Two specially constructed giant bridge building machines have started work on the £1.9bn Mersey Gateway, enabling construction of the 1,000m reinforced concrete bridge deck.
The bespoke 270t form traveller machines are two of six that are working on the new river crossing at Halton, with the construction using the machines in three pairs. They moved apart for the first time at the south pylon last week.
Working as movable concrete moulds, the machines work at a level of 25m above the river bed. The machines will construct a total of 154 deck segments, each around 33m wide and 6m long, and taking a week to build.
There will be 33 segments between the south pylon and the south elevated approach viaduct, and 31 cast from the south pylon towards the central pylon. The north pylon will see 29 deck segments cast on one side and 27 on the other, while 17 will be cast from either side of the central pylon.
The Merseylink Construction Joint Venture is led by Kier. The £1.86bn cost includes maintenance and operations until 2044.
“Each segment of the bridge deck is made in the same way. Reinforced steel is placed into the mould and we then pour around 130 cubic metres of concrete inside to create each segment,” said Kyuyoung Choi, the Main Crossing’s operations manager.
“From the third segment onwards, we install the connection boxes, which are called ‘delta frames’, for the steel stay cables, which are then attached to the upper pylon. The form travellers, which are powered by a hydraulic system, then move forward on a set of rails to the next position and the process is repeated.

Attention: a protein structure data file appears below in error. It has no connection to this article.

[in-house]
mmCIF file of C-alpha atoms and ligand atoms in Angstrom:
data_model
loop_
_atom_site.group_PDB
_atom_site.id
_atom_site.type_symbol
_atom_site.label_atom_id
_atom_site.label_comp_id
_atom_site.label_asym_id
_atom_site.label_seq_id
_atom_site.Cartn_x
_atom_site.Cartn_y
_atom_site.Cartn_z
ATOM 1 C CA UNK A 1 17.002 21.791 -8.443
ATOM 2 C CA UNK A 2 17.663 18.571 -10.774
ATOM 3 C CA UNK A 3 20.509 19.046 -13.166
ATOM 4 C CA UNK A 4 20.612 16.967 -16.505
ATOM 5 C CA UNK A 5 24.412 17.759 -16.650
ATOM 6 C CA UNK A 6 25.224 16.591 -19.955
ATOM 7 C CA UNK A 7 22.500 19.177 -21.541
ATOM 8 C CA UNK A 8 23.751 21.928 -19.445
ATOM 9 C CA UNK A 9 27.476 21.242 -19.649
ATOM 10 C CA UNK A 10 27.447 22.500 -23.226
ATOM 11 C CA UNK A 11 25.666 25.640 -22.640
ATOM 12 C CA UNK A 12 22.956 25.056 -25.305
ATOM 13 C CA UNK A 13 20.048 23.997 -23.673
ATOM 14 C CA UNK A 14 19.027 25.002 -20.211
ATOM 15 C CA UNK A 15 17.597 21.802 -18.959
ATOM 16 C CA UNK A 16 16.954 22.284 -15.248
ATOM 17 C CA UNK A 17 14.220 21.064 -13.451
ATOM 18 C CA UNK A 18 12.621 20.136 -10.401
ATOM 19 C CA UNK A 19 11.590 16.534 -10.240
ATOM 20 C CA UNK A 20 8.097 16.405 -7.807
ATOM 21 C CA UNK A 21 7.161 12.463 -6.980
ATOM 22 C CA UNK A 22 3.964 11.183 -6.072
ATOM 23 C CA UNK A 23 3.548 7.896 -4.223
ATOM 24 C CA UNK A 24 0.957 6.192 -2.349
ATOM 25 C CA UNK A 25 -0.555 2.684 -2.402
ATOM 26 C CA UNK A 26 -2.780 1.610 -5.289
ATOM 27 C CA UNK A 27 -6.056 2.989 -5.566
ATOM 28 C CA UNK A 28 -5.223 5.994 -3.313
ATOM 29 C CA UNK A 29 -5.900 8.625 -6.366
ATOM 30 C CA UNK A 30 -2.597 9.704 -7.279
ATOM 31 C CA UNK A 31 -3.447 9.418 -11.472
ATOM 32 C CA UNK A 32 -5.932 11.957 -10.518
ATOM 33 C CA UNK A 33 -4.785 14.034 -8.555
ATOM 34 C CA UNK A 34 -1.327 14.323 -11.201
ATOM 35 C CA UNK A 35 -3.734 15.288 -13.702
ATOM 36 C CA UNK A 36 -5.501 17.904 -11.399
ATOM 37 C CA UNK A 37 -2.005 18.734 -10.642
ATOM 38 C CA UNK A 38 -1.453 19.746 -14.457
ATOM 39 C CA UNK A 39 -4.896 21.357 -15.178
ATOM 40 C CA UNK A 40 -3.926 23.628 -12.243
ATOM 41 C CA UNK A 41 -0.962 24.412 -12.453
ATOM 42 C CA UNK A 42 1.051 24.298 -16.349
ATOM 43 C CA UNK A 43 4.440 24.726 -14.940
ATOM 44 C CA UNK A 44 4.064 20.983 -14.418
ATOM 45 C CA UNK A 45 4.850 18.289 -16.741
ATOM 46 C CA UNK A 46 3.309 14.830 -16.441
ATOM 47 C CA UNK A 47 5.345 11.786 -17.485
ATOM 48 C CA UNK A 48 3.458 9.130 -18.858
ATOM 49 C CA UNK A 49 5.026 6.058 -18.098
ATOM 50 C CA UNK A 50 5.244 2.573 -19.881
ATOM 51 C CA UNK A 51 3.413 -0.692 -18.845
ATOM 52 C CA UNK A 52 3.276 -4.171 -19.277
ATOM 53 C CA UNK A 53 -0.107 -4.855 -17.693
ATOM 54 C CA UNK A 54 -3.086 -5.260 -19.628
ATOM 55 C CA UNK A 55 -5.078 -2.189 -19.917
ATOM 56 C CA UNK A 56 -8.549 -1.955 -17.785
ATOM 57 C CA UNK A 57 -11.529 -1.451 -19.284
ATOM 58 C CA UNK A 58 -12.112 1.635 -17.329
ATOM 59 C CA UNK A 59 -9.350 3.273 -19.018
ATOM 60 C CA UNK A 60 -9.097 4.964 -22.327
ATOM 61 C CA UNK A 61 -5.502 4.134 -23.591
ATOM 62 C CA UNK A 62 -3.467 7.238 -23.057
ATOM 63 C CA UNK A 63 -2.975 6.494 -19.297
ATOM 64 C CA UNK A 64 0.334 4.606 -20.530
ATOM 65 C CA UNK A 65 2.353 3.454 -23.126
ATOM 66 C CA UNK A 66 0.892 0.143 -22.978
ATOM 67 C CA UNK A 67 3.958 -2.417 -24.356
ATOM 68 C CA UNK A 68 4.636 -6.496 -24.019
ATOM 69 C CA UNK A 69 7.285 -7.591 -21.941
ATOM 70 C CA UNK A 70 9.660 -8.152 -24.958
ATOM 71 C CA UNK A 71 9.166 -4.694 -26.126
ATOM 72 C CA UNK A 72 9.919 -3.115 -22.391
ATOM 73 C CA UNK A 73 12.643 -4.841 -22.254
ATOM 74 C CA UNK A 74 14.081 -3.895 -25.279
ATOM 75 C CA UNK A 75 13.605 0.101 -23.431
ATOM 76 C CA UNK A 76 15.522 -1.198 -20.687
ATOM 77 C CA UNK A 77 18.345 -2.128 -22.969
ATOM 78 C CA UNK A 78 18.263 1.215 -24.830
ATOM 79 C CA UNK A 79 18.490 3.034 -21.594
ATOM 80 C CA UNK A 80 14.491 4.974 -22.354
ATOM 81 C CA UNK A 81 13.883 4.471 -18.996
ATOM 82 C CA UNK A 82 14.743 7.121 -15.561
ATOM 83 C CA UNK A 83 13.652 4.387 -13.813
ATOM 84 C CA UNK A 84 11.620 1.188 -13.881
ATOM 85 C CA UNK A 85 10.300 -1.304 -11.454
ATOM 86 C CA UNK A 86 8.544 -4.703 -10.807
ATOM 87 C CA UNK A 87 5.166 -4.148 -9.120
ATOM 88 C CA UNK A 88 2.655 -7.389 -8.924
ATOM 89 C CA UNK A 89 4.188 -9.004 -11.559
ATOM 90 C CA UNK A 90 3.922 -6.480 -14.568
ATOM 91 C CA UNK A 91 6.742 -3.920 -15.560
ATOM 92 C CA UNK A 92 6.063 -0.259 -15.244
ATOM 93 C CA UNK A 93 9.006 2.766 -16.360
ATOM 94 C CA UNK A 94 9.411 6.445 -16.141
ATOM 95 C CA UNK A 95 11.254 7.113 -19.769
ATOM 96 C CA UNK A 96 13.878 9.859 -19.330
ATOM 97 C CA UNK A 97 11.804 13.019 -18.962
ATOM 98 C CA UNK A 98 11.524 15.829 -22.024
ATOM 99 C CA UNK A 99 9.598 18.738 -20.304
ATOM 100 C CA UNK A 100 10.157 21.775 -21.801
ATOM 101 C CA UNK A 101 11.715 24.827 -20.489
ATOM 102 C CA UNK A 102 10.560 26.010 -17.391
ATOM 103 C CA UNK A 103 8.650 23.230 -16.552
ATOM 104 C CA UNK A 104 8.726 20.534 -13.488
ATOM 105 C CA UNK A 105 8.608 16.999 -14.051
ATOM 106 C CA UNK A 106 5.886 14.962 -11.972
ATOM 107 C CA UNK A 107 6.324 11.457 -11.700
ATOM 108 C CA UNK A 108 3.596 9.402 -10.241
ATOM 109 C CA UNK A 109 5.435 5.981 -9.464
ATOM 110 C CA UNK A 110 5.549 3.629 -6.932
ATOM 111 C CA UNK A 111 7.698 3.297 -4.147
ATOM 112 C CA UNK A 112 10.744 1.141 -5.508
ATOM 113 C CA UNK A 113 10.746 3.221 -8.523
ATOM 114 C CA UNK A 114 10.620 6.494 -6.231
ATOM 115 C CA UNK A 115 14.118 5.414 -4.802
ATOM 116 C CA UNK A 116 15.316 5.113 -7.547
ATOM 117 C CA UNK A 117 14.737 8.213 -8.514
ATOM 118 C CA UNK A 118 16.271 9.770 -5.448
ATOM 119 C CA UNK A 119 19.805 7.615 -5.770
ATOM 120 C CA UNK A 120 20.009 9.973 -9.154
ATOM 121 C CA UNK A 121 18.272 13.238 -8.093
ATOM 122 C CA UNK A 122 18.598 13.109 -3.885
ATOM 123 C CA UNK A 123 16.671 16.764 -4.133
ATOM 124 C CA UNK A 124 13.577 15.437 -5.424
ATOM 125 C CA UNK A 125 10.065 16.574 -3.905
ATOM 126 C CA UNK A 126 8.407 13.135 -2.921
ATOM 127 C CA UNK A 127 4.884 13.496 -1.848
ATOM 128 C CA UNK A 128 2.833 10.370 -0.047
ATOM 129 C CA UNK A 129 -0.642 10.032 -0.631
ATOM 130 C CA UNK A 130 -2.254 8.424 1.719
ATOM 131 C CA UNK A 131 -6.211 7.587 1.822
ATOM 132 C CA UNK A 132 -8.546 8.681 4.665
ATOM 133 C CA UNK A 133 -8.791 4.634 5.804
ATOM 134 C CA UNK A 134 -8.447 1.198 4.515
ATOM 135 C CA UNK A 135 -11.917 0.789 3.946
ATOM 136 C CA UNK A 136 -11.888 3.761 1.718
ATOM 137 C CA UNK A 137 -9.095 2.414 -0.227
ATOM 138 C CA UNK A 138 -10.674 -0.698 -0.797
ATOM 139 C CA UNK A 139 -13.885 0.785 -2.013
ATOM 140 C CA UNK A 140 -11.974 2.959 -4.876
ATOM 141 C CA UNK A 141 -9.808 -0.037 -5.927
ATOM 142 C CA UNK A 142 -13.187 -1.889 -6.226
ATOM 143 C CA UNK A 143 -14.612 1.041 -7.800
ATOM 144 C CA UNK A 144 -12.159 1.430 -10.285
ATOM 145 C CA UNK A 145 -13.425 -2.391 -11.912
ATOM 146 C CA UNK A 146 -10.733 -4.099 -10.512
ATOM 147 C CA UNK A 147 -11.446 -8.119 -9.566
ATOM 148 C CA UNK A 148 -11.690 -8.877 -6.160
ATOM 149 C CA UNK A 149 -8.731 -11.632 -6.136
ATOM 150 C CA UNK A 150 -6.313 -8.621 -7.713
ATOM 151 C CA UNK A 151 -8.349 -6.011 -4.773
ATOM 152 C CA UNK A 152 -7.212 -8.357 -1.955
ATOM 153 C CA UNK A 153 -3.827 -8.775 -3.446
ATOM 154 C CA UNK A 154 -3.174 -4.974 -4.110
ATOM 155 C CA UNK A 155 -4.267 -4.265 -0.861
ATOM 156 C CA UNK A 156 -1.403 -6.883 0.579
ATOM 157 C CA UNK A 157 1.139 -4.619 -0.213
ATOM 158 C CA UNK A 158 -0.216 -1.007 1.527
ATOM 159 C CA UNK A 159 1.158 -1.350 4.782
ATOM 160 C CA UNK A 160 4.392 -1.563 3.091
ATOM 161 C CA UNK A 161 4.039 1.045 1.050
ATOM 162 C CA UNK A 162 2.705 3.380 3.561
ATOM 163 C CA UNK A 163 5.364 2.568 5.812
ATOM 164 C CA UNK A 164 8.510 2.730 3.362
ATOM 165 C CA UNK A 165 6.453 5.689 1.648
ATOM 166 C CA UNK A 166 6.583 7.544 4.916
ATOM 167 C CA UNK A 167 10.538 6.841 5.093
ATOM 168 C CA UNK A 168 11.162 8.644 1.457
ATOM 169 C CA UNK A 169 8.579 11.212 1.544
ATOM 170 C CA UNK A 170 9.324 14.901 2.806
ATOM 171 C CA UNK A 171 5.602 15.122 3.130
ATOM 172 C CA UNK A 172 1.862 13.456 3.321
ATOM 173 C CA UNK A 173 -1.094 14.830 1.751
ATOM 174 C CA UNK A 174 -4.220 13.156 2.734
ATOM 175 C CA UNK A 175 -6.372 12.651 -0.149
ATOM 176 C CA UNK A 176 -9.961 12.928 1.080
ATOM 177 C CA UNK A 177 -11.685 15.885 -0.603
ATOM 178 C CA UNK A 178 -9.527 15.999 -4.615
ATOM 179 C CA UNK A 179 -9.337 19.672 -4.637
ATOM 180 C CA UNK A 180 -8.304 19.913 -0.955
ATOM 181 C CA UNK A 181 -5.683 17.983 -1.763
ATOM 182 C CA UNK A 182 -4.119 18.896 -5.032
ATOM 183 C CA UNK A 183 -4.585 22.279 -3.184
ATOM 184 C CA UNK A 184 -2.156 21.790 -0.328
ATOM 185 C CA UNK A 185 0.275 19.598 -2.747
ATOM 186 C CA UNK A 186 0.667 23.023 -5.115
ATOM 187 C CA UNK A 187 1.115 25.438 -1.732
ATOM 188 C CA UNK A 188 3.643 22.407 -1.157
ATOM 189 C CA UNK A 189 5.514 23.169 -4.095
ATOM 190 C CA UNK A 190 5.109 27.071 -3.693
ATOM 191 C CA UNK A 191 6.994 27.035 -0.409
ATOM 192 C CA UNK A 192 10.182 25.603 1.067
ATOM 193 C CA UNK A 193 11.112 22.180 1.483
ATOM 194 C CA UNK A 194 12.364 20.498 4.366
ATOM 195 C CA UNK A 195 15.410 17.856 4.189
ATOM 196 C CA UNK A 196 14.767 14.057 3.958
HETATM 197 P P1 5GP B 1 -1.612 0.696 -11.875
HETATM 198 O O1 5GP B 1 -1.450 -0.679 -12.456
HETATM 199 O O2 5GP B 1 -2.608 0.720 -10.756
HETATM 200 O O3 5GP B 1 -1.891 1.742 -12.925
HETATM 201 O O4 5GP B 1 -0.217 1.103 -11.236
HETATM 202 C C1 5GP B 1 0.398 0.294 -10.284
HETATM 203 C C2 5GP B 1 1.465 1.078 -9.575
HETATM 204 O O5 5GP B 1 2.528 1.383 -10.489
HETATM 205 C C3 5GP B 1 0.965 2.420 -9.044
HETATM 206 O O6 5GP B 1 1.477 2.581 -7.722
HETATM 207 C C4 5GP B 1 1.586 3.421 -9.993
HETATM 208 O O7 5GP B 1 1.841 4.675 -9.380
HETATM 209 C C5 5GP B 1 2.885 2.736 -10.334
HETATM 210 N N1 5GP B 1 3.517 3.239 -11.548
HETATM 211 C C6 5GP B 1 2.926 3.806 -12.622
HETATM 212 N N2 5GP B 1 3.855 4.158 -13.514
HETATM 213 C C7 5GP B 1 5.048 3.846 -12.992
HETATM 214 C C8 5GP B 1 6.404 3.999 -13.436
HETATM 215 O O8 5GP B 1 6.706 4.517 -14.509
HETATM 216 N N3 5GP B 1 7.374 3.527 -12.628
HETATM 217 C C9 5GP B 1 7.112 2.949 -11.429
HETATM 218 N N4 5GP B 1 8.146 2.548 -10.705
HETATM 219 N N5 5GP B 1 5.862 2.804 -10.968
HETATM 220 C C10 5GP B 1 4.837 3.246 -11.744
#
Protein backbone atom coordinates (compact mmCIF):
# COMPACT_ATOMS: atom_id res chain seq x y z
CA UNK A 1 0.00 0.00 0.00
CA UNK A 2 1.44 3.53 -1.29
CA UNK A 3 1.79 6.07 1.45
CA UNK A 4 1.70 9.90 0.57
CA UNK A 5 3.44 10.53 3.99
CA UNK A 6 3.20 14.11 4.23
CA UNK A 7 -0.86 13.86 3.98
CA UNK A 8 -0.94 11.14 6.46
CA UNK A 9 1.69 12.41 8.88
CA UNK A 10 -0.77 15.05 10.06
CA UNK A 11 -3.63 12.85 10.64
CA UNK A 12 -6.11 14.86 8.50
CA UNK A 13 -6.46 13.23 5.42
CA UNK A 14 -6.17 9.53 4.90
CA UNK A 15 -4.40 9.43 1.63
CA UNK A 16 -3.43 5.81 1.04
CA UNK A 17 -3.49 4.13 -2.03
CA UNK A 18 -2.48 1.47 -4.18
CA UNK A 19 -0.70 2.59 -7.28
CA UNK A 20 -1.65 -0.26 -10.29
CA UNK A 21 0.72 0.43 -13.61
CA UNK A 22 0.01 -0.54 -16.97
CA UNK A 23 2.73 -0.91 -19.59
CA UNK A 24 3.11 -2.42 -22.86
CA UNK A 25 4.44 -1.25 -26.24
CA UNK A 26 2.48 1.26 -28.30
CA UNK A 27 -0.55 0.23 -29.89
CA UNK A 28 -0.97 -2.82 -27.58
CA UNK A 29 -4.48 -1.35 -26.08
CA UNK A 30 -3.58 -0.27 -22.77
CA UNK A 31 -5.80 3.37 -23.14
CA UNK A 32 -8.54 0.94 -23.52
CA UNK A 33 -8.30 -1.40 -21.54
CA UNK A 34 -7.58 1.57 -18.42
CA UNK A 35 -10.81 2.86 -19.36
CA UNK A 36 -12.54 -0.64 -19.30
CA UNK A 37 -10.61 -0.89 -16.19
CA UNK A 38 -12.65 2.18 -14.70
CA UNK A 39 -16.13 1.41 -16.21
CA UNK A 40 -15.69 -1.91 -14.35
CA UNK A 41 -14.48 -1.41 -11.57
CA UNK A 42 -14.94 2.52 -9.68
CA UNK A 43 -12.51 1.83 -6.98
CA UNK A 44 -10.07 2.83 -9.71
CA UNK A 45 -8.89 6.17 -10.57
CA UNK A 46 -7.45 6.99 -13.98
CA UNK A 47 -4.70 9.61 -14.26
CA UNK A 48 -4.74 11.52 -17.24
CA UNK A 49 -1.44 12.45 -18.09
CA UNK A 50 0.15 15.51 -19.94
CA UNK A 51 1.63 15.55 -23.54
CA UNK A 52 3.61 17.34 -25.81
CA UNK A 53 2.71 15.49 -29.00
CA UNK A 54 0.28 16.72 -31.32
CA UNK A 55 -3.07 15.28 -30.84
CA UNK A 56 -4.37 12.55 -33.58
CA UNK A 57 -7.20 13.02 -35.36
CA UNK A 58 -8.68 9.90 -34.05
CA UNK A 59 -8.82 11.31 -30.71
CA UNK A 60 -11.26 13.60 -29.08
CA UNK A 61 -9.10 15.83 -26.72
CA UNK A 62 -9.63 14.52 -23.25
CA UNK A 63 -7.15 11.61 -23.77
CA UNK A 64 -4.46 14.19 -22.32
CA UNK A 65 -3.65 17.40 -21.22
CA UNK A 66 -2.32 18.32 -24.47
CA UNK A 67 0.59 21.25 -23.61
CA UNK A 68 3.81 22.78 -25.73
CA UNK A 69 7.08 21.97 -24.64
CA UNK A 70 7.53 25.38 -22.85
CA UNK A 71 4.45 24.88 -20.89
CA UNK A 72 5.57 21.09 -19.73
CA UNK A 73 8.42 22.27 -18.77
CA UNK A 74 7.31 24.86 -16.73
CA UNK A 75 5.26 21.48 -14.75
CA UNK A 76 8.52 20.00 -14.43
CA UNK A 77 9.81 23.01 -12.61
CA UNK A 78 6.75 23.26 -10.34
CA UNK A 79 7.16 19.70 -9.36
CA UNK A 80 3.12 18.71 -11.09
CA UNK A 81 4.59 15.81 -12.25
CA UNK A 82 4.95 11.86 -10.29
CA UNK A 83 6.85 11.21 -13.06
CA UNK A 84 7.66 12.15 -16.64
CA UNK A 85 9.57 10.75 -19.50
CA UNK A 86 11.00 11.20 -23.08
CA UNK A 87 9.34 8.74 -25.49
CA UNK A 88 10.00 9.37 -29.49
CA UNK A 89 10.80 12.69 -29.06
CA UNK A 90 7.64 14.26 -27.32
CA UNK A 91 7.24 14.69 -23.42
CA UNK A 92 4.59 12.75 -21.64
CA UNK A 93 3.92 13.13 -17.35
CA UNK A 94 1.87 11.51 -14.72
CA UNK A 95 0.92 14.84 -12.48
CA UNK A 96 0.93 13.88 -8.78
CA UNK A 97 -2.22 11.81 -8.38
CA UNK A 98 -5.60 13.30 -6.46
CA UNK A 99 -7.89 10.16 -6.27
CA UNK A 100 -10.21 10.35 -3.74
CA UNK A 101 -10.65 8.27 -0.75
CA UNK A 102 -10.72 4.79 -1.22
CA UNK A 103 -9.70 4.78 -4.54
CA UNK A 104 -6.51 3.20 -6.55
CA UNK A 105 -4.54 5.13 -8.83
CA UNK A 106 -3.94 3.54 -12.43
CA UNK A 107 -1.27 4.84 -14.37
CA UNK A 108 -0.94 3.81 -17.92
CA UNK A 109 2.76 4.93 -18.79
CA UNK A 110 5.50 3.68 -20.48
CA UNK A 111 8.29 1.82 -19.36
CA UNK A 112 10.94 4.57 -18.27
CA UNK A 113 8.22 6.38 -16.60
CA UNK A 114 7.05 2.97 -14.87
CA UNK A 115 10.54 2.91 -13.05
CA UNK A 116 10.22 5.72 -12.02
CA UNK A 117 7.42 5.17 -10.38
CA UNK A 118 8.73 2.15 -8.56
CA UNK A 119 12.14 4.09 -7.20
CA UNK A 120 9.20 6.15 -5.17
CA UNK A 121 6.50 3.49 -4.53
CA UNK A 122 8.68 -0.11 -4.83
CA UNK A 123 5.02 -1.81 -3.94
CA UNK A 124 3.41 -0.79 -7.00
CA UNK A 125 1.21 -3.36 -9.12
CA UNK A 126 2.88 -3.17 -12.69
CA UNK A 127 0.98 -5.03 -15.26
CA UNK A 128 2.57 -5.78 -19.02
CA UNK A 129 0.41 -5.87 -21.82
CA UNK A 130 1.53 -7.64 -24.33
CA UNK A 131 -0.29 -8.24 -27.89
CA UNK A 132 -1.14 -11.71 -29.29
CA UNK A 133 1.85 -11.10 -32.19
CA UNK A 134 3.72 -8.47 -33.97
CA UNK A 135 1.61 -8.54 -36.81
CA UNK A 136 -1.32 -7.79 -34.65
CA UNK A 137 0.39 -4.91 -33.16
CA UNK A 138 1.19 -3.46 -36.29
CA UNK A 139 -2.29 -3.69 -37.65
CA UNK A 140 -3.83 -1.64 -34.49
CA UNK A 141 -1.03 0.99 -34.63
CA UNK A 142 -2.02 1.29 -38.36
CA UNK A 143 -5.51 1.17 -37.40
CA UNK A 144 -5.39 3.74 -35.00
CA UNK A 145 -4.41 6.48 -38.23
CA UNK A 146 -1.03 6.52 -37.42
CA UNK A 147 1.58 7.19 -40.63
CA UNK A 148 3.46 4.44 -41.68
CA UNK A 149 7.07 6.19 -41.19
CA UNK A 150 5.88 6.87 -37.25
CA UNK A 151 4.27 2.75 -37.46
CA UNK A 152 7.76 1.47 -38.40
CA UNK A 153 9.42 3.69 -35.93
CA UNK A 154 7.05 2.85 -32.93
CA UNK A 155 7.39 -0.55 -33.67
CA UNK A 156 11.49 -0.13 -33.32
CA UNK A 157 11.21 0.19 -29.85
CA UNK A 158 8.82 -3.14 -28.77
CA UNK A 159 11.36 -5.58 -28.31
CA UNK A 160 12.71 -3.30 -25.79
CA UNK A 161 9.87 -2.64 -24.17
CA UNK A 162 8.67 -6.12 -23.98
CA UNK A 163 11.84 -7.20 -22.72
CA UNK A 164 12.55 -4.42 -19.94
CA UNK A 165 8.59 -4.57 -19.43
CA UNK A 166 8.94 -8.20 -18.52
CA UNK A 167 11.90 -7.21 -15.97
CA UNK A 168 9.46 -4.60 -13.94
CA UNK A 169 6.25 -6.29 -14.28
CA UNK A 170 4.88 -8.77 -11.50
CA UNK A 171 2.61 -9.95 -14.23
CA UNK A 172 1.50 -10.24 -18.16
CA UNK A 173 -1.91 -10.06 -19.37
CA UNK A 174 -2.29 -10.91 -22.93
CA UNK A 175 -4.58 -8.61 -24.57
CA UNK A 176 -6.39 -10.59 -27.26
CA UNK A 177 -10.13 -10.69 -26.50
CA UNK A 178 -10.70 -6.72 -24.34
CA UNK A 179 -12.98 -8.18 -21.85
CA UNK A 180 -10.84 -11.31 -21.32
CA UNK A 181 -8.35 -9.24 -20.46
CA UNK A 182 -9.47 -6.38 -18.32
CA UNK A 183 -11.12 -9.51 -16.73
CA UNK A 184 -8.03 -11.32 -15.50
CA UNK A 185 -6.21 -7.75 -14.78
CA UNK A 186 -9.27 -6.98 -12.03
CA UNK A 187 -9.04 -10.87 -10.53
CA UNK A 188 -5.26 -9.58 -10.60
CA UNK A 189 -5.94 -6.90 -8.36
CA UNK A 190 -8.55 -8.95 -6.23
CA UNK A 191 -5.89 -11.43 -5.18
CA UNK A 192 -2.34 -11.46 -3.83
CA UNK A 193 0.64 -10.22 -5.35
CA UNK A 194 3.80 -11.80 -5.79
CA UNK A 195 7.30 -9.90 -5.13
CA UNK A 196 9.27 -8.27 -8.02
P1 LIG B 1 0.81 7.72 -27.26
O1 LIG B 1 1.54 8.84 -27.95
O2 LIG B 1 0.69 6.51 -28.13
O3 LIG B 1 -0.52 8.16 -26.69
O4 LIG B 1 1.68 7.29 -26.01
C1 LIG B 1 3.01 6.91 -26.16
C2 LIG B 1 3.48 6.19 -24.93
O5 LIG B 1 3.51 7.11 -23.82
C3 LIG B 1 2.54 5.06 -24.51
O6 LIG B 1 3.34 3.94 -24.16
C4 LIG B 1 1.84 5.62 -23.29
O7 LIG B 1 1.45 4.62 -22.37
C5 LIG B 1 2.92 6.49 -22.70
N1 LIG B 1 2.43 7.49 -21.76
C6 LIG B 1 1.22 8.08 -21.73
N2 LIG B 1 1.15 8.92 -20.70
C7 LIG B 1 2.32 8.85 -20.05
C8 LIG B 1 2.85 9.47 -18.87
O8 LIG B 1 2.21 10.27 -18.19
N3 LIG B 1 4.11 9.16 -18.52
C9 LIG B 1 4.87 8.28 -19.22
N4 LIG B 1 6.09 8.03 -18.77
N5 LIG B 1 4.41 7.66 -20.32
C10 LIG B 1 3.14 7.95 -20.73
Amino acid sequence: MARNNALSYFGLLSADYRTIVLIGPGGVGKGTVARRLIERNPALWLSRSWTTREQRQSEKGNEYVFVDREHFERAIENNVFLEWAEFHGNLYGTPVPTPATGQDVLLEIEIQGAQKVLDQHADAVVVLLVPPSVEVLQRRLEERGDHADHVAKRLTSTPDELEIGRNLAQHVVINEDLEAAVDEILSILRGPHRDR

“The deck segments are cast simultaneously, which allows the bridge deck to ‘grow’ from either side of the pylons until it meets the connecting bridge deck and the structure is complete.”
“This is going to be one of the most visually exciting parts of the project. As the structure of the main bridge begins to extend across the estuary it will completely transform the local landscape,” said Merseylink general manager Hugh O’Connor.
“Technically, it’s a very challenging process and this is where the international expertise from our highly skilled engineers will be invaluable, with many having worked on similar projects around the world.”
Work on the bridge deck is expected to finish in summer 2017. The new bridge is scheduled to open in autumn 2017.